Upon hearing the news that High School West had replaced all of the previous flavors in the Snapple machine with new juices or diet versions of the old flavors, sophomore Angelica Stallone sprung out of her seat in the school cafeteria and rushed over to the machine to check for herself. When the evidence proved the truth undeniable, Angelica then stormed back over and confirmed her findings to her friends. After two weeks of the machine being unavailable for use during any time before 2:30 after school, this was not the reopening that students had anticipated.
“I hate diet Snapple,” stated Angelica, who then announced that she would no longer be purchasing drinks from the machine. When asked why, the sophomore responded that the difference in taste between the two is very noticeable, and that one could not be substituted for the other. But the reason for the adjustment had nothing to do with taste, or even the money that the machine earns for the school, only High School West’s head cook Irene knew the real reason.
When placed on the spot, Irene put the motive behind the replacement of the drinks simply: “We’re not allowed to sell anything sugary during the school day,” she said. But new sugar restrictions have caused the kitchen to make more changes than just switching the beverages in the Snapple machine. Josie, a lunch monitor, used school breakfasts as an example. While the French toast had originally been served with a cinnamon-sugar blend sprinkled on top, this version of the dish has been removed from the breakfast options for now-obvious reasons.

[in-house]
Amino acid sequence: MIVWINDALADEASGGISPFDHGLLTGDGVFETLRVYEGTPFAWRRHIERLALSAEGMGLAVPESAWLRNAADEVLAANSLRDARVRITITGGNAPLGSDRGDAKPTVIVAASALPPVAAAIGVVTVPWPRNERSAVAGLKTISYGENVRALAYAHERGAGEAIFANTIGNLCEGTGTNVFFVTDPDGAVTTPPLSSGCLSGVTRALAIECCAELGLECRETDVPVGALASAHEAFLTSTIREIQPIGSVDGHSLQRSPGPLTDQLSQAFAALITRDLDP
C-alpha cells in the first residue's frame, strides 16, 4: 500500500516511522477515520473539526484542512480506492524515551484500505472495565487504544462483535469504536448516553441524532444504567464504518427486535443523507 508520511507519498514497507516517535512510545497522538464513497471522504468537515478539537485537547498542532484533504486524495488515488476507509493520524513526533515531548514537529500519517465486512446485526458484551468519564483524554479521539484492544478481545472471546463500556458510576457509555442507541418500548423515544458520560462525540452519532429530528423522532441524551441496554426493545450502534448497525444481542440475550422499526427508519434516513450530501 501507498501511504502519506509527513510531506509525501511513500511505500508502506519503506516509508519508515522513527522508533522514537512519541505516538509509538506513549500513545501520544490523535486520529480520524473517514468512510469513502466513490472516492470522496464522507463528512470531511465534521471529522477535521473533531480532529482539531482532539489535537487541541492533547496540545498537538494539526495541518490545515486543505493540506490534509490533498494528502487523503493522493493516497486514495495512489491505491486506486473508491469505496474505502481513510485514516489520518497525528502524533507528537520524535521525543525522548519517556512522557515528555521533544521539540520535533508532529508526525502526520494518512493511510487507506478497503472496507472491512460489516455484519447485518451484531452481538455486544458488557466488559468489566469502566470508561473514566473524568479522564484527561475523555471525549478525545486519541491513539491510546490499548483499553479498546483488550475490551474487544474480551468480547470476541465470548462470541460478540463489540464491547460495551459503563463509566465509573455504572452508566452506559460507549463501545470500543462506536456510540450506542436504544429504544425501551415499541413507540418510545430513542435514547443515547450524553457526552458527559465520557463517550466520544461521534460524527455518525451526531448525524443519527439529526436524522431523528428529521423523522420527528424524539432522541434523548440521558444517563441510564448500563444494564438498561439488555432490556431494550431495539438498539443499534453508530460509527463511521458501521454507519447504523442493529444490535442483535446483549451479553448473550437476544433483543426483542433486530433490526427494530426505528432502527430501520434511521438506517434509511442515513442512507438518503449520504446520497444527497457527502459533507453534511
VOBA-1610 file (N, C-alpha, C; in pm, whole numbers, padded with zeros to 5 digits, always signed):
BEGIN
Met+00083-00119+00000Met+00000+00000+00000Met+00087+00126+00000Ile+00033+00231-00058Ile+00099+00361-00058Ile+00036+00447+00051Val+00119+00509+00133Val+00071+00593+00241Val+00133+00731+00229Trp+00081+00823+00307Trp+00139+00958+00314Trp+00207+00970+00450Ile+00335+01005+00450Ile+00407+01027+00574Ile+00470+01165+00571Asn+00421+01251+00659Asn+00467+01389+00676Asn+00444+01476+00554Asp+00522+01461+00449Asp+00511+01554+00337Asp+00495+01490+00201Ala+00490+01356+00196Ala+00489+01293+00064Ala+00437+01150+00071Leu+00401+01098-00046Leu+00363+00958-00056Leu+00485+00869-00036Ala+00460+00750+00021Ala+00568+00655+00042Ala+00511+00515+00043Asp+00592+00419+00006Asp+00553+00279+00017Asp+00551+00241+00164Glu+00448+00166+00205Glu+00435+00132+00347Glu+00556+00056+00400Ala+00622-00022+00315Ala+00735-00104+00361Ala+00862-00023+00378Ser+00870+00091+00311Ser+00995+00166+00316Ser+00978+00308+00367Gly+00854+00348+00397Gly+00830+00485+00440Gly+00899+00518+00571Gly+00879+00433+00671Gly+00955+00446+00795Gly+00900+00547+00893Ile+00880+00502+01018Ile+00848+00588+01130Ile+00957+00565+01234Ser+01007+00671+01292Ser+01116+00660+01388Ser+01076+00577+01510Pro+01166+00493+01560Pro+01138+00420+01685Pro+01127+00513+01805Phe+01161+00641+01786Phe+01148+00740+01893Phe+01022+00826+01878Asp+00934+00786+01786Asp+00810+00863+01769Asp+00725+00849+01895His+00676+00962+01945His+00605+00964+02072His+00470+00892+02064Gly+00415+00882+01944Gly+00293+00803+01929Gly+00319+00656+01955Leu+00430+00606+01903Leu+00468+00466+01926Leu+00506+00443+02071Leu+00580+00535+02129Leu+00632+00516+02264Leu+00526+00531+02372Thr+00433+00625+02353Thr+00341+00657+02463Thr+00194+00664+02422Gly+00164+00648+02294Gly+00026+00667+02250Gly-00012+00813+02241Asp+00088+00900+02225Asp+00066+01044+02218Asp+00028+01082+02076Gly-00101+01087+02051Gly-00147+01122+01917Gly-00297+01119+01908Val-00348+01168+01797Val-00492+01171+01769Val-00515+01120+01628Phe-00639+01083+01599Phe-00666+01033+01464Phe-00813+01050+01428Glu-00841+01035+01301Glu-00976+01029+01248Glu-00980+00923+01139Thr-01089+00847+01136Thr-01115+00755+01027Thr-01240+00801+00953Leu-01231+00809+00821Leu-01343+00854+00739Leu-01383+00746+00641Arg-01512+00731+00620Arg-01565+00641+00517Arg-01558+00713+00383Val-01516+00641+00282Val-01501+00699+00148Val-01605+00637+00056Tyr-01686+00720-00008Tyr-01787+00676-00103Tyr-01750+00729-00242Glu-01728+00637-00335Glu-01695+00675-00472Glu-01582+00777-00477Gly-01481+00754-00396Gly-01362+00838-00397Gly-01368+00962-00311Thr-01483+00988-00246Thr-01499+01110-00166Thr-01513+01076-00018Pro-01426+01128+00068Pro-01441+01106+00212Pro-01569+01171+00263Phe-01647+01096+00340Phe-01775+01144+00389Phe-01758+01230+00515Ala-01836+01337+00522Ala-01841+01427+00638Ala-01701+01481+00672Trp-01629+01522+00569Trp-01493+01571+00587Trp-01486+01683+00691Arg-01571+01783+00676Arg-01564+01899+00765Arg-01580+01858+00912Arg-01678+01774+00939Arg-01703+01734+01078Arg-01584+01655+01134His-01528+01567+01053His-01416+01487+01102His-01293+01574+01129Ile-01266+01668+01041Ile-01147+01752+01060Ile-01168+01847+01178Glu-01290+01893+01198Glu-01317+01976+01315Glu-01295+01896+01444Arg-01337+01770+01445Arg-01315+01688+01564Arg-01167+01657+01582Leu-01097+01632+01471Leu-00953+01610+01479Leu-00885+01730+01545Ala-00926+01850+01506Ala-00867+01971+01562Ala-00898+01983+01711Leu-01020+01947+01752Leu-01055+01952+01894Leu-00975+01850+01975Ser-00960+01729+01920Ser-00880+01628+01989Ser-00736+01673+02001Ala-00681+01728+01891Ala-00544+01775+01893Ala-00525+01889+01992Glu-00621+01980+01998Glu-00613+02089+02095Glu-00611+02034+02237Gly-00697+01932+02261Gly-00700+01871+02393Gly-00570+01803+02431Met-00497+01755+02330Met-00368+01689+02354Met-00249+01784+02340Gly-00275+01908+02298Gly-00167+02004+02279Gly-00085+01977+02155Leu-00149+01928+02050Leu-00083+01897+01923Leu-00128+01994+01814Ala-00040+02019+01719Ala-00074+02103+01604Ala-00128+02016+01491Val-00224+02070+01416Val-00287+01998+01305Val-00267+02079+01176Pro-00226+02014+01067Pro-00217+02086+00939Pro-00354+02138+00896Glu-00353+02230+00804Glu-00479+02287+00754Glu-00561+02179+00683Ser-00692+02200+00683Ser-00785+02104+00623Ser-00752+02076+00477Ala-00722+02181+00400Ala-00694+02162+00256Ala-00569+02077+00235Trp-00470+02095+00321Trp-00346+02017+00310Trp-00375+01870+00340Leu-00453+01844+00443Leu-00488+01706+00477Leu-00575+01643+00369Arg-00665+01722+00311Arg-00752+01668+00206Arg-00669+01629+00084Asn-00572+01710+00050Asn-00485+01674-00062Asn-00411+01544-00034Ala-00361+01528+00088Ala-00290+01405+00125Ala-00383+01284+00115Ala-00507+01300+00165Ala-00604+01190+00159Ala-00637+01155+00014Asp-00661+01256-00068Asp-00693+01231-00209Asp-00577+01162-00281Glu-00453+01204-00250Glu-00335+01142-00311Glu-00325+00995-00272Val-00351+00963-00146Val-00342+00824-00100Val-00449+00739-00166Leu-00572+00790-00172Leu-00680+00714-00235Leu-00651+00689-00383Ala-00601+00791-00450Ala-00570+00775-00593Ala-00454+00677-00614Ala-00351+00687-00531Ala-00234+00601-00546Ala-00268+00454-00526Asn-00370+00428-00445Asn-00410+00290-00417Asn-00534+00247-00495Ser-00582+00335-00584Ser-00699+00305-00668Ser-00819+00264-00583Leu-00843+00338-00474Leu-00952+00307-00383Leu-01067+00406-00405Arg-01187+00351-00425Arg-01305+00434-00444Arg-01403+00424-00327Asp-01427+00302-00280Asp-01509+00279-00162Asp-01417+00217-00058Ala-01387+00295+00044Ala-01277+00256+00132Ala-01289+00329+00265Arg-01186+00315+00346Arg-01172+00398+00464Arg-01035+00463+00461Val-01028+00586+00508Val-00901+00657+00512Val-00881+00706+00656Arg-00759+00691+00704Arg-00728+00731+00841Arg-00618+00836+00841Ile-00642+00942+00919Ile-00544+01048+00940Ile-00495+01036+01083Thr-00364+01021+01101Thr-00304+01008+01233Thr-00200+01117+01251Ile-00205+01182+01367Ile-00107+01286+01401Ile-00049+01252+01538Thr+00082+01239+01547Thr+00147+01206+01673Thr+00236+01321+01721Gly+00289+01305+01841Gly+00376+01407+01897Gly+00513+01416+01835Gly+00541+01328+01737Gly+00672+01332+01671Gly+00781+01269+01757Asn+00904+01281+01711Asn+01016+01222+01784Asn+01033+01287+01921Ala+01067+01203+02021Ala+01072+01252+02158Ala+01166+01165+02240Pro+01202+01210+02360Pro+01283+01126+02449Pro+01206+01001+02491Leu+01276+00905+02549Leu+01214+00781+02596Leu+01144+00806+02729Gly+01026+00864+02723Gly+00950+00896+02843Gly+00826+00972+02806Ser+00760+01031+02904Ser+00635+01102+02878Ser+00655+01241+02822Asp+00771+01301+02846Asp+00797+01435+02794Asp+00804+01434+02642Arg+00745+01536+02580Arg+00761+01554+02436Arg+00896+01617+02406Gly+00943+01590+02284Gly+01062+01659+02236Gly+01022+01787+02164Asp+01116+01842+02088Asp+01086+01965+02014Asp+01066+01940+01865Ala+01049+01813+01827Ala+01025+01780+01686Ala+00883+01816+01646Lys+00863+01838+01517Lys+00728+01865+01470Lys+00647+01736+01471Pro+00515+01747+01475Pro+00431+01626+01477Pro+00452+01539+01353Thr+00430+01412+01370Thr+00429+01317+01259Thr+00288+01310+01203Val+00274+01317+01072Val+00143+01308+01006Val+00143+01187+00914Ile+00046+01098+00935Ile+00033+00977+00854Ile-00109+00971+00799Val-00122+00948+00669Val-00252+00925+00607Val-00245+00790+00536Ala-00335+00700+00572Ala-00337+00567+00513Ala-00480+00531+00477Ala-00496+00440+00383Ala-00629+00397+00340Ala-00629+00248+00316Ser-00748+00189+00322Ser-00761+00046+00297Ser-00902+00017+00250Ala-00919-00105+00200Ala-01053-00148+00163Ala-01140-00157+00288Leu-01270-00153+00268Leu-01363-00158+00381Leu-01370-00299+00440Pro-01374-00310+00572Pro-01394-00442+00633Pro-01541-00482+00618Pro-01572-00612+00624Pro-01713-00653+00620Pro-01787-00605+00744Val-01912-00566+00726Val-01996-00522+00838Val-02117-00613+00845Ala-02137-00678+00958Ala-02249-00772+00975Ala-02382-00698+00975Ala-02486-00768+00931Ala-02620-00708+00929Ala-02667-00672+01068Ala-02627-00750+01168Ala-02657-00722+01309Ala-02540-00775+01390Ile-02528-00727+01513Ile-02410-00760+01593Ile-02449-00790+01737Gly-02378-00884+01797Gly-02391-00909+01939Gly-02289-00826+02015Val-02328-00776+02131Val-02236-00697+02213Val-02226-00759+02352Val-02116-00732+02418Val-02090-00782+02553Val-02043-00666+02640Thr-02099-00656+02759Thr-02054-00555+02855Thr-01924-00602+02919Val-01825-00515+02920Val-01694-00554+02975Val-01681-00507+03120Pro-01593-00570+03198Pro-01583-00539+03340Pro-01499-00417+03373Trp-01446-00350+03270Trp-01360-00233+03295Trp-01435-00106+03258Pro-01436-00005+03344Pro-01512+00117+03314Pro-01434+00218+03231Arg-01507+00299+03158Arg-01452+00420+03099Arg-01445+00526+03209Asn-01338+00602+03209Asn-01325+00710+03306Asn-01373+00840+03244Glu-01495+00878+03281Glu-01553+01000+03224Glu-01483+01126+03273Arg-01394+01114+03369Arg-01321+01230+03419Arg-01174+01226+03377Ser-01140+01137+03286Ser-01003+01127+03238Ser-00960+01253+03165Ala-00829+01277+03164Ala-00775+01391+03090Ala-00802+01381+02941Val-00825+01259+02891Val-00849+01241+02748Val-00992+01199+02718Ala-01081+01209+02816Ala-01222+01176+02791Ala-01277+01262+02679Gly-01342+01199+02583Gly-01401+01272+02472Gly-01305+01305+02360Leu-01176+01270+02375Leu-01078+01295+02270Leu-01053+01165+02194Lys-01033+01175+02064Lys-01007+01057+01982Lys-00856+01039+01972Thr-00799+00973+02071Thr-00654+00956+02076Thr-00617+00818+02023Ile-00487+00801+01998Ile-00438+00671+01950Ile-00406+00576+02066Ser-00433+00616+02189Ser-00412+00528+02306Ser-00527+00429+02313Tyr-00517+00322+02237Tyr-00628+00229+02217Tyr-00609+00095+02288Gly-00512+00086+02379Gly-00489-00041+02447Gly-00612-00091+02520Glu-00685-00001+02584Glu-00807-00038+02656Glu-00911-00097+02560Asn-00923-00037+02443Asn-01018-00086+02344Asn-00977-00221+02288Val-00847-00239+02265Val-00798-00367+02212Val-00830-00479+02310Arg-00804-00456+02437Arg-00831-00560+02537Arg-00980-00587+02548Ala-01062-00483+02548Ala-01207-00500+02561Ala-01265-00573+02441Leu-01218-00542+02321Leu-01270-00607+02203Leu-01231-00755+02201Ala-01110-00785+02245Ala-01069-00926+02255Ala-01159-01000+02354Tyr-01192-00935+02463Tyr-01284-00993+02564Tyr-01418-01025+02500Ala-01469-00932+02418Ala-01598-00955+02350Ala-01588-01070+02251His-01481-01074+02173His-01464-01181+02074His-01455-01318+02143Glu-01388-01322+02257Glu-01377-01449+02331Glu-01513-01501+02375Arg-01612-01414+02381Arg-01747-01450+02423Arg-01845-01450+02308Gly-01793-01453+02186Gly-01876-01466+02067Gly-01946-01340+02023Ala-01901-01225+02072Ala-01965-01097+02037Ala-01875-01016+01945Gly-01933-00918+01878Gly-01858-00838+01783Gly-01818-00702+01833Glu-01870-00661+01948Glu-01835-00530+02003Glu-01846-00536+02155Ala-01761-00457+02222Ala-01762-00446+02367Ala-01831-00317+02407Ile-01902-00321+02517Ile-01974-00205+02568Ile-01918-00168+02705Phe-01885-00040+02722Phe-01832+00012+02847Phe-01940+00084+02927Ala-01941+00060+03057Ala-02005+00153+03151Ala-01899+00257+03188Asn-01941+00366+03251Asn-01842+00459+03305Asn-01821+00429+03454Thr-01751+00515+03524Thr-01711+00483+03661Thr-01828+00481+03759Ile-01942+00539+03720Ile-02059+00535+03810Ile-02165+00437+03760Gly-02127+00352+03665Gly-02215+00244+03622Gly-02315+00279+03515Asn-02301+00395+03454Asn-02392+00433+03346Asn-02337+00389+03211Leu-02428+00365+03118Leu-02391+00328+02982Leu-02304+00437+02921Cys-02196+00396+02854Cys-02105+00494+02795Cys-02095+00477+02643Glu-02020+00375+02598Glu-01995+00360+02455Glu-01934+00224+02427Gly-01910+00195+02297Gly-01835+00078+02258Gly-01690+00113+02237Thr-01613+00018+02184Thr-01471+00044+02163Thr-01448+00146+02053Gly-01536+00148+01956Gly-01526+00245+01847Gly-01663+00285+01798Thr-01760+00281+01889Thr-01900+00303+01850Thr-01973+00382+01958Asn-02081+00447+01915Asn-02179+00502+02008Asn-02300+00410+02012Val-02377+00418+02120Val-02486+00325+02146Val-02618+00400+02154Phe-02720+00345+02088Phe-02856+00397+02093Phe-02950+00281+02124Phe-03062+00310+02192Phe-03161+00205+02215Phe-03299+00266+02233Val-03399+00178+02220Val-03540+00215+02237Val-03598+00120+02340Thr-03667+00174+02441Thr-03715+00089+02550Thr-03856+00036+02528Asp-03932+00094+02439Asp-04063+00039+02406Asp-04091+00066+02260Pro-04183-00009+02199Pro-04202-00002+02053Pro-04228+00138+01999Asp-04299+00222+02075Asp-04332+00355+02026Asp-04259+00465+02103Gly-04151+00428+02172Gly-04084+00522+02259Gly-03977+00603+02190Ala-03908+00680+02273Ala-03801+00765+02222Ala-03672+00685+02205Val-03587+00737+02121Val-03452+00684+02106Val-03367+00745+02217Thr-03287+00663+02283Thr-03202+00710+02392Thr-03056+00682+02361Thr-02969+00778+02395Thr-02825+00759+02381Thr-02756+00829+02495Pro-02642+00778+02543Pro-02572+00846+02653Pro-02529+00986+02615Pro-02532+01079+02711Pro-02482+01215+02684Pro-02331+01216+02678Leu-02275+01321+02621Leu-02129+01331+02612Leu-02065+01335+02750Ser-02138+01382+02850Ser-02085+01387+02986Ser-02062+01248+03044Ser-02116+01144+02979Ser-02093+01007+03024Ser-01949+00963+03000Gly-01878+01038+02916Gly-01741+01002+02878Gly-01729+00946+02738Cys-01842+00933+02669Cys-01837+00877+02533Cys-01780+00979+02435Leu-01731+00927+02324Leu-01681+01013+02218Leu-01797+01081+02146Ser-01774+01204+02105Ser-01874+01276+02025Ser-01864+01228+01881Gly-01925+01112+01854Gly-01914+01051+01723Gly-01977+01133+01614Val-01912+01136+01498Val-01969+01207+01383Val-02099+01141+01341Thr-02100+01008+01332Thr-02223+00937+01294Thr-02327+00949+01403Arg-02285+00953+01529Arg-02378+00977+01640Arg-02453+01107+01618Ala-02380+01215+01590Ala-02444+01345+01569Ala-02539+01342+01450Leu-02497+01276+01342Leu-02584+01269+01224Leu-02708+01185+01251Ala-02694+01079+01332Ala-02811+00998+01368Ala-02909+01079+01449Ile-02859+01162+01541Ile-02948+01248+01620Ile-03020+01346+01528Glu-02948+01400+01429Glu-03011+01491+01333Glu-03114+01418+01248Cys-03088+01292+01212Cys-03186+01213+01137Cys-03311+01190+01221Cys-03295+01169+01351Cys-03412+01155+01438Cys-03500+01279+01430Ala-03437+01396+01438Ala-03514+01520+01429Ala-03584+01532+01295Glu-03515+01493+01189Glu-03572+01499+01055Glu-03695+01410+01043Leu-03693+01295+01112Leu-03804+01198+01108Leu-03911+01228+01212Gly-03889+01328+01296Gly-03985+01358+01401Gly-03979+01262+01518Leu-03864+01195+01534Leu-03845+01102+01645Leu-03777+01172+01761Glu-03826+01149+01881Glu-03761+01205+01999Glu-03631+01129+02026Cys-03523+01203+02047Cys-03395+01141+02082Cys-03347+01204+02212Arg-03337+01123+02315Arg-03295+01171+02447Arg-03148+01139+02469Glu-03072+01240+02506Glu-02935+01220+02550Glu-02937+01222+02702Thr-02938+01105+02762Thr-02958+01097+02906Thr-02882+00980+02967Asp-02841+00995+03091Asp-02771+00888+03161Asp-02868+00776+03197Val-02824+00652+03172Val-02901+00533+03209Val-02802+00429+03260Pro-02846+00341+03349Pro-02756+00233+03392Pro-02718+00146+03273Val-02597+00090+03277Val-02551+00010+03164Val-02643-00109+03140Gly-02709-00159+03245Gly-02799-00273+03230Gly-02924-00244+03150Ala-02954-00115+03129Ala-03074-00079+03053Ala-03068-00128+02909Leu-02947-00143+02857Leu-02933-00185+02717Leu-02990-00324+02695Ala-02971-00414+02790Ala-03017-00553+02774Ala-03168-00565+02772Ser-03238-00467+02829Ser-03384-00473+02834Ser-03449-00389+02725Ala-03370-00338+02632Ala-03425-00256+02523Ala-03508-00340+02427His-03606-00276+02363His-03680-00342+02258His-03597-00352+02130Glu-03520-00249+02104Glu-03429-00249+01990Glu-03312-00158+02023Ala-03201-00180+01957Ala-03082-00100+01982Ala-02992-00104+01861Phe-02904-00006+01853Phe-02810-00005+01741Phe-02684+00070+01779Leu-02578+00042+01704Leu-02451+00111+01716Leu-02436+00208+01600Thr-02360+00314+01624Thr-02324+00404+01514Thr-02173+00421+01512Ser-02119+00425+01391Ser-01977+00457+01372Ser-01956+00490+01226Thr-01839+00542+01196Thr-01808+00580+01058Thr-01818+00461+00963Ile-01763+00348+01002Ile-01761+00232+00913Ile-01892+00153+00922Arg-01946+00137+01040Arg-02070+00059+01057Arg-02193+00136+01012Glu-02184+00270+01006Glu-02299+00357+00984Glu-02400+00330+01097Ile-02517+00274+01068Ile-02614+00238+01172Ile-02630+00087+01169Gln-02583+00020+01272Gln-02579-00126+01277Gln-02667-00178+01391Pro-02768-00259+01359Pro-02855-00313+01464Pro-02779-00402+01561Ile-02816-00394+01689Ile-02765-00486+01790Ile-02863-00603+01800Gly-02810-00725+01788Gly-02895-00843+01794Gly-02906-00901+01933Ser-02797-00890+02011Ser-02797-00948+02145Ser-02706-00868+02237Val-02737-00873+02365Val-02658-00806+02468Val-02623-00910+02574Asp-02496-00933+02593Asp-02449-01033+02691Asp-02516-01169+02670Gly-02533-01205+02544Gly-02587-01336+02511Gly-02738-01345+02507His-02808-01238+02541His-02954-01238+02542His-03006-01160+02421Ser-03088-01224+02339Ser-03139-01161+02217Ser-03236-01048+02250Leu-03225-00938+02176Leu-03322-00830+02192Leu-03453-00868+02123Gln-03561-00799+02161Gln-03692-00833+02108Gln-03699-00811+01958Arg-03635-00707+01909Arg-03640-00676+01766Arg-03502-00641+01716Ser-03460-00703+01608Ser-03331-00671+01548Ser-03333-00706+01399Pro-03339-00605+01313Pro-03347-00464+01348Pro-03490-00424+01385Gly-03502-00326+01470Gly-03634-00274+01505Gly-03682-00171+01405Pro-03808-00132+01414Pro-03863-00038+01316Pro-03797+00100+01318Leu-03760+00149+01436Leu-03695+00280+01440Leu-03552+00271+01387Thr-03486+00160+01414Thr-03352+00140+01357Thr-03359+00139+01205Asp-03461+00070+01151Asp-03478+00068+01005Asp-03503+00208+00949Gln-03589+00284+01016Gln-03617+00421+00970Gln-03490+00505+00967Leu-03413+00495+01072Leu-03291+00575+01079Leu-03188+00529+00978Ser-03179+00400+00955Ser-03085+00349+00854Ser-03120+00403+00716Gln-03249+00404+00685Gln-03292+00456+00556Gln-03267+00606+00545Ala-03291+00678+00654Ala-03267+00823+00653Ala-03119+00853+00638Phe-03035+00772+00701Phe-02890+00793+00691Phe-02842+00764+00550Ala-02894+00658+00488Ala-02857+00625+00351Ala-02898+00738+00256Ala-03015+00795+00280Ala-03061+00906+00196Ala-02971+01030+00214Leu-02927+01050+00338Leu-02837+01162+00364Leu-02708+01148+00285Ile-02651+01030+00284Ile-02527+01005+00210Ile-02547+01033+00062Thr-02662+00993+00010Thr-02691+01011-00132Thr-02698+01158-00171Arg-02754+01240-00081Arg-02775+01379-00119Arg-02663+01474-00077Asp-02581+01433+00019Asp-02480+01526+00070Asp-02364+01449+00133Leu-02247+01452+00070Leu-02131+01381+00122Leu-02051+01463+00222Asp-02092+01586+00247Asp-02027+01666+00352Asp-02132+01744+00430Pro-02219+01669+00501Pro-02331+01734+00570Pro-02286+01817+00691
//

What if the Snapple machine and French toast are only the beginning, though? No one says that students have to buy either option, but most people agree that the decision should be theirs to make. The idea that the school can control what students purchase and put into their bodies was one that Angelica found particularly disturbing.
What would High School West change next? The snacks in the other vending machines? The rules on what students can bring in as snacks? And how far would the school go to enforce this new healthy mentality? After all, when most drinks are switched from regular to diet, isn’t the sugar just being replaced by chemicals instead? This may not be the case with Snapple but by replacing the Snapple, the school could be setting a new and rather unhealthy precedent that diet drinks are always healthier than regular ones.
So, the question is: did this change do anything other than cost students an opportunity to make their own decisions?